When One Twin Is Born With A Disability

Disability

Whether your multiples are identical or not, there are certain expectations that just because they shared a uterus, they’re going to share everything. Their looks, temperament, interests, and development will be compared from the moment they make their debut in this world. While this is a nuisance for all parents of multiples, for those of us who have a twin with a medical condition and/or disability it can be a particularly painful observation to hear over and over and over. AND OVER.

We already know very specifically, down to the cellular level, just how different our kids are and what that means for them and some days, people just won’t let us forget it. Our friends, family, and random strangers wonder aloud who is going to walk and talk first, they comment on who gets better grades, and which kid is better at sports, completely oblivious to how hurtful their remarks can be to the kids and their parents. Some medical conditions are not as obvious to the casual observer, but nonetheless have a very profound impact on the child’s development, making it very unfair to compare them. People expect a comparison between any siblings, especially twins, to be apples to apples, but for some of us our twins are more like apples and oranges and need to be treated this way.

Whether one of your kiddos has cerebral palsy, Downs Syndrome, a congenital heart defect, or autism, every aspect of their development is going to differ from their sibling’s significantly. It’s a dangerous game to constantly compare any siblings, but when you’re trying to compare a kid with a medical condition to their sibling that doesn’t, you’re instantly making unattainable goals for them. You’re setting them up to fail over and over again. Here are a few things I’ve learned in the last 17 months and 2 days to help raise twins of different abilities.

Drop All Pre-Conceived Notions Regarding What Is “normal.”

Your kids may have been born together, but their development will be on completely different timelines now. For example, while it’s normal for healthy kids to start walking around their first birthday, a child who’s spent significant time in the hospital, had surgeries, or has weakness or tightness has a lot more to overcome than their twin. Not only do they have to acquire the usual amount of strength and balance, but they have to conquer their other problems as well. They have a new “normal” which is completely unique to them and is independent of the way their siblings are developing. Don’t lament over WHEN they accomplish a goal, just celebrate that they were able to achieve it. Trust me, they had to work a lot harder to do it. If two people finish a marathon, is the person who finished last really a loser? Not in my book – they finished! Now what if you learned that person was running on a prosthetic leg? I think that makes them even more incredible than the first person to finish, and they’re both in much better shape than I am! Yes, people are still going to notice the difference between your kids and they’re going to make comments. But you don’t have to care. Either ignore them and move on, or take the opportunity to educate them.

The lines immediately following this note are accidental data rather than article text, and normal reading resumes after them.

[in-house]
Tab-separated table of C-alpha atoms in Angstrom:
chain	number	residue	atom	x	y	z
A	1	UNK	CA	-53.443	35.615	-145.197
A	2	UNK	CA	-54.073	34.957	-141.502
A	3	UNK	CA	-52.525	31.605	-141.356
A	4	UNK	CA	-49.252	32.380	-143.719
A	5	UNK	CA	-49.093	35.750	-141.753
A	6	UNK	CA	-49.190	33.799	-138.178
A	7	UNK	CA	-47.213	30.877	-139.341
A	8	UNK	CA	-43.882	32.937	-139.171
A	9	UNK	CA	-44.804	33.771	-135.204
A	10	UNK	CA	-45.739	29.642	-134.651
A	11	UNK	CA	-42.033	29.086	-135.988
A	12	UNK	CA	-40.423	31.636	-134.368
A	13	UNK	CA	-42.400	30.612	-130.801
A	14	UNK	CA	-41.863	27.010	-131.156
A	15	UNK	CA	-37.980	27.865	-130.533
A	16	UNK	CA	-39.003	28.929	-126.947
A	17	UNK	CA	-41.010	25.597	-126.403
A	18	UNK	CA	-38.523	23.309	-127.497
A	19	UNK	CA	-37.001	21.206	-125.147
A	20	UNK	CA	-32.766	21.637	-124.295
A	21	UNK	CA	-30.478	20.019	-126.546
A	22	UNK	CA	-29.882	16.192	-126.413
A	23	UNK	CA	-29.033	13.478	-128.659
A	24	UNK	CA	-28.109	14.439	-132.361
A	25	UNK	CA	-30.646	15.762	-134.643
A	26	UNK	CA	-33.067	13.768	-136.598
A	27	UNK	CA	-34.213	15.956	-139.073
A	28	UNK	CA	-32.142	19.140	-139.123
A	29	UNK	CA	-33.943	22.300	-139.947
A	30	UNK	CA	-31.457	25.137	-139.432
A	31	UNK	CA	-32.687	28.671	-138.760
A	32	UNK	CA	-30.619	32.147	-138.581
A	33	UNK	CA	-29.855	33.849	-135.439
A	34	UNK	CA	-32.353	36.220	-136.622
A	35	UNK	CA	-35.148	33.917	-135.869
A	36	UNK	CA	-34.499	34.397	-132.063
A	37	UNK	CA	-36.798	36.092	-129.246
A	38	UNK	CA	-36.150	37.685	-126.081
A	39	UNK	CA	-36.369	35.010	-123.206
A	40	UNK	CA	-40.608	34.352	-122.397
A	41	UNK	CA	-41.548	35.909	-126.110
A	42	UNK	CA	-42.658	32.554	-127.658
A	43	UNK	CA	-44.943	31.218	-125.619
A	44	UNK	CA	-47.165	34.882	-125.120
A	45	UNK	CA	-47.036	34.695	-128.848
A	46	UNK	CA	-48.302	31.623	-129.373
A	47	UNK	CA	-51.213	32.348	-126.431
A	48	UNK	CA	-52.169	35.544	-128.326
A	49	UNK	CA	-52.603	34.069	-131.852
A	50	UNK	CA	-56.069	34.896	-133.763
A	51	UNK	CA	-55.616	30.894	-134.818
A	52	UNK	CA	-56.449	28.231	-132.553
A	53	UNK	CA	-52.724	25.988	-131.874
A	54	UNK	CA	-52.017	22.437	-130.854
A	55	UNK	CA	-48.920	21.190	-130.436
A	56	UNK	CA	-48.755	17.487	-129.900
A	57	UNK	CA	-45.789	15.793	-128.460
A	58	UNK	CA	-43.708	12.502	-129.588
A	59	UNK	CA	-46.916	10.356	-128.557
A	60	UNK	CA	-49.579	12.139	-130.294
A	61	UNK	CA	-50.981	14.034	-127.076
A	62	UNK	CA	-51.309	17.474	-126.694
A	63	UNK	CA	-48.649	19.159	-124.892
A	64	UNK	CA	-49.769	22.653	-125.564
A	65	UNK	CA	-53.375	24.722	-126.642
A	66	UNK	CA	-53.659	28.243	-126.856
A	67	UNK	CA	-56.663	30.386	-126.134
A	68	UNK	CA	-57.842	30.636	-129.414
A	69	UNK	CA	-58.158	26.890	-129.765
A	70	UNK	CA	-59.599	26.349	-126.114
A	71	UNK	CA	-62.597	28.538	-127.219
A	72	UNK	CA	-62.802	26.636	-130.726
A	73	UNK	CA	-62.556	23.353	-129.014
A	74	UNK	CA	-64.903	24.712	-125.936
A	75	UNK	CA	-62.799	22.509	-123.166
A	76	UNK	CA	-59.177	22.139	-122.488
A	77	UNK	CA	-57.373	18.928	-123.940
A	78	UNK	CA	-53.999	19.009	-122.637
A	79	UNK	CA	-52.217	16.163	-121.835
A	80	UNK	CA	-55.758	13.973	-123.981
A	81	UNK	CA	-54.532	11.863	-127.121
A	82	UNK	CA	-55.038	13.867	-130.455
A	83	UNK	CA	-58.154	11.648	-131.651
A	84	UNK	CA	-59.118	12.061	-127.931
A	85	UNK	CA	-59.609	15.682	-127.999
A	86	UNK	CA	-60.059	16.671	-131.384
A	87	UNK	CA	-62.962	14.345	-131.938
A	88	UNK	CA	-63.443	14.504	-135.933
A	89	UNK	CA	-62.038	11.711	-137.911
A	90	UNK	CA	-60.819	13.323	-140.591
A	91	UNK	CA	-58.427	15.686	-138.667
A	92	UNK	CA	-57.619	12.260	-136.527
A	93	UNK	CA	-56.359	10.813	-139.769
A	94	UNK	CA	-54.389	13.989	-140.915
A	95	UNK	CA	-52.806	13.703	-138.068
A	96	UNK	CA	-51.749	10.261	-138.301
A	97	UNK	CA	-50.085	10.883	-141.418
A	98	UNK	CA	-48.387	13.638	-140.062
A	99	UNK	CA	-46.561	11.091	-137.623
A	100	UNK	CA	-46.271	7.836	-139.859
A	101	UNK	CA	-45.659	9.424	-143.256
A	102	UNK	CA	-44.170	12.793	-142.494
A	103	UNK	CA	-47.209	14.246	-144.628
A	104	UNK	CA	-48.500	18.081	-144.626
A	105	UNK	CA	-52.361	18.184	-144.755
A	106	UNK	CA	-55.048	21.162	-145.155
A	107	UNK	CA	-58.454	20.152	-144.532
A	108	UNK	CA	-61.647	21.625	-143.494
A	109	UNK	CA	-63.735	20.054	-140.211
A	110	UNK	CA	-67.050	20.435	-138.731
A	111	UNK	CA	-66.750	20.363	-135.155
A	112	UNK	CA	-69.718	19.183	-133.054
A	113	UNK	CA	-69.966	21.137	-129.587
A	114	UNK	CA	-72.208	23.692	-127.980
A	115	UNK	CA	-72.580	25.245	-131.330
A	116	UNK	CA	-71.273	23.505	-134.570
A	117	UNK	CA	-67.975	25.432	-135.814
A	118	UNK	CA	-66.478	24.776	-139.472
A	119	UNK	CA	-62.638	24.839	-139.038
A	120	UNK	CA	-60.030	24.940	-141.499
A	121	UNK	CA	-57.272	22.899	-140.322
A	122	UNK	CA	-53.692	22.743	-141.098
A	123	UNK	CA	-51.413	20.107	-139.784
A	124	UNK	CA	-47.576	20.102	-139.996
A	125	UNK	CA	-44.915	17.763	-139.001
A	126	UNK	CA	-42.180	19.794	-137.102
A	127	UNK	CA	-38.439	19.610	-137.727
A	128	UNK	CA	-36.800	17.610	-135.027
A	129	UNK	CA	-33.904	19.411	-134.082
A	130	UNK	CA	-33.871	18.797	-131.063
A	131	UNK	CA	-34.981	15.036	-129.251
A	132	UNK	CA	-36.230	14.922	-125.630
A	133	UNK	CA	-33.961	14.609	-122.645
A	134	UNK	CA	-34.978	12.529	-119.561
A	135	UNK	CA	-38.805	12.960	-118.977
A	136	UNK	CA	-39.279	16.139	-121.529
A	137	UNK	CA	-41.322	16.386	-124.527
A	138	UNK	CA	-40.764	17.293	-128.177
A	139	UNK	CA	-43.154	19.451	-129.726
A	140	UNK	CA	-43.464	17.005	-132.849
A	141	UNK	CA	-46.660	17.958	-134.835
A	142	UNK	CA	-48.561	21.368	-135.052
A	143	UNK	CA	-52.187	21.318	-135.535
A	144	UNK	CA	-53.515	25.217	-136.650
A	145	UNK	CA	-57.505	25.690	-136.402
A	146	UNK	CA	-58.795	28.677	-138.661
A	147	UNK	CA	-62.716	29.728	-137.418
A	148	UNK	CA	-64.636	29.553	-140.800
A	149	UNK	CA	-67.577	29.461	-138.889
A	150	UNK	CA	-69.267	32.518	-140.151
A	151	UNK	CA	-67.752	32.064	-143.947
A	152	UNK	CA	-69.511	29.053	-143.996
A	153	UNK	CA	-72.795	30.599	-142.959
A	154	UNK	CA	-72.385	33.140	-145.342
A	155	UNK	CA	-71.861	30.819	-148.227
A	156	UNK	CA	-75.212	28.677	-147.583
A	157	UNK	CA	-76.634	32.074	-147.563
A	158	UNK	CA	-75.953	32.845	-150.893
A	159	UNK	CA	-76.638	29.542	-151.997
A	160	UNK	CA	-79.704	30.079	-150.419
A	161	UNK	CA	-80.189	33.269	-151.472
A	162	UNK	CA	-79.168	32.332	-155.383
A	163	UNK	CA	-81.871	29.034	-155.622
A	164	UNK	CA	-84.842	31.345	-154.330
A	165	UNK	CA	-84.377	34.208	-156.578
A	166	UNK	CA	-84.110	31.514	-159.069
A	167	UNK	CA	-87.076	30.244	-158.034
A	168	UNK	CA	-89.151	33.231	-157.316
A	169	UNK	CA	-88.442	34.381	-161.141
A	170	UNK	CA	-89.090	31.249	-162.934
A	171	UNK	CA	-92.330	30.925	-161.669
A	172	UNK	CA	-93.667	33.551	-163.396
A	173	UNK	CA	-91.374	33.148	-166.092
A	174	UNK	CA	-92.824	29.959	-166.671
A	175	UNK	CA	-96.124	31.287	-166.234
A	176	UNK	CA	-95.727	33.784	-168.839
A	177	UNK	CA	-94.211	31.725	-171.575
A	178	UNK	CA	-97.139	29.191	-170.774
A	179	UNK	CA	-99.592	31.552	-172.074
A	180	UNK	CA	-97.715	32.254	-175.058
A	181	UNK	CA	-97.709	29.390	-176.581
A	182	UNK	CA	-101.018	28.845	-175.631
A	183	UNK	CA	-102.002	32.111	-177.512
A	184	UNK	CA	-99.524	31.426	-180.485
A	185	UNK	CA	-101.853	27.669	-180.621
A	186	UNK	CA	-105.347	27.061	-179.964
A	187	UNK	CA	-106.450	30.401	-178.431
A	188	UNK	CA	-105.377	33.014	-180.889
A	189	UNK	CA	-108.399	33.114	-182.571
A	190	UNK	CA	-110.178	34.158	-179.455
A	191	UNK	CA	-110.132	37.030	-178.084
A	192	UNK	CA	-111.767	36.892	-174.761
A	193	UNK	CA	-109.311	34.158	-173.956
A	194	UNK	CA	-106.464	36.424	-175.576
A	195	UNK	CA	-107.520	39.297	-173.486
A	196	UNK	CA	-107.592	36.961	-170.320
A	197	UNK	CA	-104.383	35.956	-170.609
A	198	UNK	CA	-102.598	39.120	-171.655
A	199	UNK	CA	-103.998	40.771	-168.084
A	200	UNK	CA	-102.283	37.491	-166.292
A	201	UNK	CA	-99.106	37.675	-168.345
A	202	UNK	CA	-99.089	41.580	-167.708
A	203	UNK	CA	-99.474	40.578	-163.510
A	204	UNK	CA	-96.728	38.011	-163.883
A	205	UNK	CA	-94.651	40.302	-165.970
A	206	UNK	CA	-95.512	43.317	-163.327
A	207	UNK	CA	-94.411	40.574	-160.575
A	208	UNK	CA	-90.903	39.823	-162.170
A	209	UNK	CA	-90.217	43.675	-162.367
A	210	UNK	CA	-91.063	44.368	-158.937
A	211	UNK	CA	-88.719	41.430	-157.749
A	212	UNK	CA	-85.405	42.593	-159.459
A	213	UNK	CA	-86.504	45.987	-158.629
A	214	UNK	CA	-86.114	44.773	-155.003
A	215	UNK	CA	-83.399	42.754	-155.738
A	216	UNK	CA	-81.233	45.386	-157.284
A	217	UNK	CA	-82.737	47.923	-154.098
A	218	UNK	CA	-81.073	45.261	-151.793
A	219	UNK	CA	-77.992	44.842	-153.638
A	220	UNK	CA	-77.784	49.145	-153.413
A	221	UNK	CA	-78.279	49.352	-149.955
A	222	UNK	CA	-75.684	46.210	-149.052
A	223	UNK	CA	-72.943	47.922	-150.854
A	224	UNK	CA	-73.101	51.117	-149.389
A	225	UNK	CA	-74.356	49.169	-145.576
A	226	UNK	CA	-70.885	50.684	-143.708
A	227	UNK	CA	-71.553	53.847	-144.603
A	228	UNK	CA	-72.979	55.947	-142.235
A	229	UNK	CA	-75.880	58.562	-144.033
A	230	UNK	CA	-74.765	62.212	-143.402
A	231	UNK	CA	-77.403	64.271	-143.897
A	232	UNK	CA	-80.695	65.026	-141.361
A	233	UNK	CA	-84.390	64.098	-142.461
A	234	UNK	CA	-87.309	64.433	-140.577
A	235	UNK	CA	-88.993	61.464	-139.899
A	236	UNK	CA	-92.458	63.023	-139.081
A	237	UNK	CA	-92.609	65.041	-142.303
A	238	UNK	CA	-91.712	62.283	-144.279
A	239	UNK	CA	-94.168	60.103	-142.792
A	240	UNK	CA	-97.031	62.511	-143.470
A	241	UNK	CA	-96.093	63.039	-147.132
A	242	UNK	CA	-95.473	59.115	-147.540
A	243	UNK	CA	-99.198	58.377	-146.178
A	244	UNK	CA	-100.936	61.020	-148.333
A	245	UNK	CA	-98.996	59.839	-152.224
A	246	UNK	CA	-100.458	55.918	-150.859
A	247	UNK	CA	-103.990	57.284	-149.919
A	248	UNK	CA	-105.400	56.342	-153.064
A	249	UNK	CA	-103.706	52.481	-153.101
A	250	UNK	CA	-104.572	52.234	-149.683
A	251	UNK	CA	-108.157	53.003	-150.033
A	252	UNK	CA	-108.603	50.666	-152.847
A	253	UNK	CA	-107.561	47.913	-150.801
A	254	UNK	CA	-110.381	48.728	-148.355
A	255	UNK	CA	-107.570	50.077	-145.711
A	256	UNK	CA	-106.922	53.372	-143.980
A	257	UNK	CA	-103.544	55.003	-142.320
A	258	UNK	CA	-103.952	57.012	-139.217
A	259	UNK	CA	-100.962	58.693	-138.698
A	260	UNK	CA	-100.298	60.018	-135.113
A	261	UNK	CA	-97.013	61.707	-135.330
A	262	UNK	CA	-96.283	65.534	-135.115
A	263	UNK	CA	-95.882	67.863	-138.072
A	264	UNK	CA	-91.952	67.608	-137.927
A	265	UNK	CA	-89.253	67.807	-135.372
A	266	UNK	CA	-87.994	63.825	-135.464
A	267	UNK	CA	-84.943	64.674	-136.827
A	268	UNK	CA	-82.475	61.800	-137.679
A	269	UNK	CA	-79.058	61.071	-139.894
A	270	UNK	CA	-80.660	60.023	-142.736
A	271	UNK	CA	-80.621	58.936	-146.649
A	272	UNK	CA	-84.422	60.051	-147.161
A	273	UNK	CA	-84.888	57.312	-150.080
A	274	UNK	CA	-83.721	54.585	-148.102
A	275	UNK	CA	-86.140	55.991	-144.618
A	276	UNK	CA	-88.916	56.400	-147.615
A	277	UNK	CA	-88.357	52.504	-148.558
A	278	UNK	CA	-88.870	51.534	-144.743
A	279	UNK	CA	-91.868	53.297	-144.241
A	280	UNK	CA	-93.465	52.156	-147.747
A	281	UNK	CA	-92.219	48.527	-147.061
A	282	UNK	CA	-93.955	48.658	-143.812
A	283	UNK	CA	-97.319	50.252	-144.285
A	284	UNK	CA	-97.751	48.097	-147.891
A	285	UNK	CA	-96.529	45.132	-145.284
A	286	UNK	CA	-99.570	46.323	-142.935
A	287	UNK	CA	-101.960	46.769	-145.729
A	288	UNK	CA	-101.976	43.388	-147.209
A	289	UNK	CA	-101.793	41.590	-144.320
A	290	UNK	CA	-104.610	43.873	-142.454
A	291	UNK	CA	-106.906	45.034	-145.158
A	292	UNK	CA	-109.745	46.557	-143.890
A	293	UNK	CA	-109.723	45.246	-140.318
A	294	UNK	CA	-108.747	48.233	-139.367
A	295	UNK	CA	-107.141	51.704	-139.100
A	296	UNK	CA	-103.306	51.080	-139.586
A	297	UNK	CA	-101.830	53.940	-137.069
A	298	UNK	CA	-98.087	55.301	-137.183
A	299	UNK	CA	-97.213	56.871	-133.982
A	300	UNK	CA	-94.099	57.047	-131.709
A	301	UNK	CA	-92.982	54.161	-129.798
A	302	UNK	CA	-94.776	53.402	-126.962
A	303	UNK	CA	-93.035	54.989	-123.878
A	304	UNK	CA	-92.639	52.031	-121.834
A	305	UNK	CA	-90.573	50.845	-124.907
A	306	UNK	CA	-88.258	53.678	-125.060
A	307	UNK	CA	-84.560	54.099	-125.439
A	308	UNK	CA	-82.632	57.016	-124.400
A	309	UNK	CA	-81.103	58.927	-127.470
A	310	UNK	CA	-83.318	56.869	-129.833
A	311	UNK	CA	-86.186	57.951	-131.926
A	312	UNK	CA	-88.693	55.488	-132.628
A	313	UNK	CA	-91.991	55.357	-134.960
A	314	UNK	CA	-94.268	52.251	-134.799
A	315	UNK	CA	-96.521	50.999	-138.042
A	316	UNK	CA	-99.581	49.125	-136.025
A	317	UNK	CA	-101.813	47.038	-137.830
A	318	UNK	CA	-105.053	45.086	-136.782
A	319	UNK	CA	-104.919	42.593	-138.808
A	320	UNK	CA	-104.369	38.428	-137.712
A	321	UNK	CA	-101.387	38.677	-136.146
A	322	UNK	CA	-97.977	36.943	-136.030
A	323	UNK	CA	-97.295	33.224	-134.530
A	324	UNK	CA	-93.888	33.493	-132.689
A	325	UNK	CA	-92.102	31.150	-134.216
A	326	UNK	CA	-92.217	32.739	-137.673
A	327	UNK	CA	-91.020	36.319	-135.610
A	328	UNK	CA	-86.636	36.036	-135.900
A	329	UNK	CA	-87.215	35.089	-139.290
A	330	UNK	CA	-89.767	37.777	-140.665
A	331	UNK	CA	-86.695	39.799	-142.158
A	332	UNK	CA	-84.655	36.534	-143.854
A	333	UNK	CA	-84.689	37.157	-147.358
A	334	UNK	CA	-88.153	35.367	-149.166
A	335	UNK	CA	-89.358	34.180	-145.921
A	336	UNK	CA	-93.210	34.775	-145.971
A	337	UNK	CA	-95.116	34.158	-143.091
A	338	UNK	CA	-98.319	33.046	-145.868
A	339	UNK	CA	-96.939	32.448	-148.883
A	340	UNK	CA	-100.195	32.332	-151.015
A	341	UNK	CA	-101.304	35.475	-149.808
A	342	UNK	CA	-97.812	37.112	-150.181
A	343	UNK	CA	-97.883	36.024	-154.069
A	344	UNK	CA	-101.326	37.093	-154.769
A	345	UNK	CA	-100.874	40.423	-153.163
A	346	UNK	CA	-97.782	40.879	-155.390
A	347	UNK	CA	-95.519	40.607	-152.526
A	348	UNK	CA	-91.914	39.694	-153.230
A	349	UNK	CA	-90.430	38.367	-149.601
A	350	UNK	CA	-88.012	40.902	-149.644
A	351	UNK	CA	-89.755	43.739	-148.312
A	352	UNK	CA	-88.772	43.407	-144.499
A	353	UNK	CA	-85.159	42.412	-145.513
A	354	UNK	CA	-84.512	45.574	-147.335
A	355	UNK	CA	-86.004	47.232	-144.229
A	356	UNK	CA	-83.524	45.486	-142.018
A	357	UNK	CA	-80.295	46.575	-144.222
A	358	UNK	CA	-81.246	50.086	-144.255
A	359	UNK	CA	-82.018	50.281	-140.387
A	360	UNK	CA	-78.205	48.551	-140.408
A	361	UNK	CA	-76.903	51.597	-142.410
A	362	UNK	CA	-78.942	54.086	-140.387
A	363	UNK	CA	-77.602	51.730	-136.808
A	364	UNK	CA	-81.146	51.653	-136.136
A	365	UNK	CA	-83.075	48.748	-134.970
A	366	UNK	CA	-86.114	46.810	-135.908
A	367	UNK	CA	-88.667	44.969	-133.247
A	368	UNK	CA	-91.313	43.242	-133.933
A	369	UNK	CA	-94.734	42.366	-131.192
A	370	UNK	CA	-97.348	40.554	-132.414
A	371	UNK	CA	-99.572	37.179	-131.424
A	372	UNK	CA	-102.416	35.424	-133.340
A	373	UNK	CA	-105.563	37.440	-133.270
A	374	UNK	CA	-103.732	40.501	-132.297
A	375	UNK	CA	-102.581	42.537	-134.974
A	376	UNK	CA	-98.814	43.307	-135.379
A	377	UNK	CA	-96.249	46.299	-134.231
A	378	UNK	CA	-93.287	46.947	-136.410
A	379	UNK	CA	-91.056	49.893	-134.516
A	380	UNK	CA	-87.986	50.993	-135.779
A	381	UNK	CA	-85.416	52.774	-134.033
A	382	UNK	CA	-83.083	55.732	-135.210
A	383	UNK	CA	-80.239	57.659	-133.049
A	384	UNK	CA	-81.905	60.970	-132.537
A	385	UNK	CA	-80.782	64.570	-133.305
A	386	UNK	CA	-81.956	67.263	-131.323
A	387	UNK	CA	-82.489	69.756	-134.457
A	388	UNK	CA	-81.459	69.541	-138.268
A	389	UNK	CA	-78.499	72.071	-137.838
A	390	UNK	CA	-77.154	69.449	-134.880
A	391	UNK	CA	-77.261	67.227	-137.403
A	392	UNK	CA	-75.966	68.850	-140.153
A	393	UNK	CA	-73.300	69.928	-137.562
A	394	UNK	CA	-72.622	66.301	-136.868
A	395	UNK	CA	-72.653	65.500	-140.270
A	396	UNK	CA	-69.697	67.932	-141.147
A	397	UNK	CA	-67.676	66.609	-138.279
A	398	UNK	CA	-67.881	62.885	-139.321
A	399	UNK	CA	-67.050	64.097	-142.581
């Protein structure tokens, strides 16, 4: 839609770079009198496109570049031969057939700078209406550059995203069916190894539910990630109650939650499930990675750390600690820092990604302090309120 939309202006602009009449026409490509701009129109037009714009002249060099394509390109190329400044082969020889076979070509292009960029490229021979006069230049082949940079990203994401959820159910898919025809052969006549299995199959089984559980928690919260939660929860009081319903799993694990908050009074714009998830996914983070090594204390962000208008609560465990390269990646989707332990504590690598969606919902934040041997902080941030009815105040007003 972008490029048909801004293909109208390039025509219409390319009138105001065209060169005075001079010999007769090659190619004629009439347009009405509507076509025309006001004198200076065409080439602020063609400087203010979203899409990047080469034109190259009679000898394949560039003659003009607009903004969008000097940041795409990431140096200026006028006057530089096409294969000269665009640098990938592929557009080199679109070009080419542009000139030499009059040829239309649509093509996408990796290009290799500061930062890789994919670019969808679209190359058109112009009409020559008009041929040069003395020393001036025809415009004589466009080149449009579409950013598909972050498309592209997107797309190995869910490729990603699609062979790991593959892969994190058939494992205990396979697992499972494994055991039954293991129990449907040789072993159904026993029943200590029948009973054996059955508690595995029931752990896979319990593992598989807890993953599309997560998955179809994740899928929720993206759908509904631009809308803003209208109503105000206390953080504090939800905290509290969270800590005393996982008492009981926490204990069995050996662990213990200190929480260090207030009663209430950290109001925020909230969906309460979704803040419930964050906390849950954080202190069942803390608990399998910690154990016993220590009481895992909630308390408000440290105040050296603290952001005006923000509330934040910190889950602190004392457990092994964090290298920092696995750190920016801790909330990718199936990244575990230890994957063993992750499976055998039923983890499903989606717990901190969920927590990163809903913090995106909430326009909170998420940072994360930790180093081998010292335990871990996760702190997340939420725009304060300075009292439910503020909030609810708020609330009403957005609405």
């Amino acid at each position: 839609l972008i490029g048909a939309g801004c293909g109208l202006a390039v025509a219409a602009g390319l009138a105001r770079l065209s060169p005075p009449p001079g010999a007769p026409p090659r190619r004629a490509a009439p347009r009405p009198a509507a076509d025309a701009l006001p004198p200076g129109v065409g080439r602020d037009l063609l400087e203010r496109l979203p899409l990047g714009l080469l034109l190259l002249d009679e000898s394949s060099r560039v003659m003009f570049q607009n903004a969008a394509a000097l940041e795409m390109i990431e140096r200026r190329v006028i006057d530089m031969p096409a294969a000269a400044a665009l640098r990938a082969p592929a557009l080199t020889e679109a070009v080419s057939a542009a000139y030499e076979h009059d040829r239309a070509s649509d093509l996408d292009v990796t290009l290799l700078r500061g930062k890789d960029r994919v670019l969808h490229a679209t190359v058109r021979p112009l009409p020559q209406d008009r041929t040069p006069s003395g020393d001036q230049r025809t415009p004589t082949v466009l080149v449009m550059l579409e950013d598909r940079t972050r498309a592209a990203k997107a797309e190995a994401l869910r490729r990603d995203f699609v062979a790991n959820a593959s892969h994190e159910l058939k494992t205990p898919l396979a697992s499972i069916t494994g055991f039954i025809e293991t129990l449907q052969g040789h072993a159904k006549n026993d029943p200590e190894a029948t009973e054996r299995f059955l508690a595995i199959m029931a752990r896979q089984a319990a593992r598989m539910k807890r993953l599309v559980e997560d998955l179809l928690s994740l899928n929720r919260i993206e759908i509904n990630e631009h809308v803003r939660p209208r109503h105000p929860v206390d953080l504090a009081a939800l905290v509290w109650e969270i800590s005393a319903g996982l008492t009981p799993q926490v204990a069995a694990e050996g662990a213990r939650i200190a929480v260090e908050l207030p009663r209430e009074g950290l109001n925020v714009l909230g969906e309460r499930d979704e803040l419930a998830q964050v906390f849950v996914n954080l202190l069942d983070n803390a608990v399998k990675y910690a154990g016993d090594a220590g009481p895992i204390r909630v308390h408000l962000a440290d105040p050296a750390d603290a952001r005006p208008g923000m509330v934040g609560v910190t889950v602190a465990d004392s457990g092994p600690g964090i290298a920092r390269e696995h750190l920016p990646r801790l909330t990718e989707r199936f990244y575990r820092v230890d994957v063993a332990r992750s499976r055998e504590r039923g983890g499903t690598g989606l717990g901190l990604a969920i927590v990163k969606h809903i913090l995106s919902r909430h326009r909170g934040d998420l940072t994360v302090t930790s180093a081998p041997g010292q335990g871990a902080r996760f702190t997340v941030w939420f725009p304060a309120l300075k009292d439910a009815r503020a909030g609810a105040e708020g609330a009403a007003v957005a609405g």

Disability

Divide Your Time As Equally As Possible Between Them, But Don’t Obsess About It.

Every child goes through phases where they demand more or less of your attention and this is true of kids with medical conditions as well. I spent the first year of my twin’s lives agonizing over the fact that Danny was monopolizing my attention for his physical, occupational, and speech therapies and I felt like I was neglecting Andrew. Luckily, Andrew was a low-maintenance baby and didn’t seem to mind. He was perfectly happy playing with his feet for a good two months. Now in their second year, Andrew has turned into a wild toddler who can’t be left unsupervised for a second without causing complete mayhem, while Danny is able to play independently for longer periods. You don’t have to divide your attention between them 50/50. They will let you know when they need more attention from you and then you can make the effort to even things out. Watch for the subtle (or not so subtle) cues in their behavior that indicate they need more attention. Just as we get used to their hungry cry vs their tired cry, you will learn to pick up on the early behavioral cues they give before things have escalated to a full-on tantrum. For example, I knew Andrew needed a little more mommy time when he started getting more fussy and clingy, throwing his toys, or breaking rules he usually respected.

Multi-Task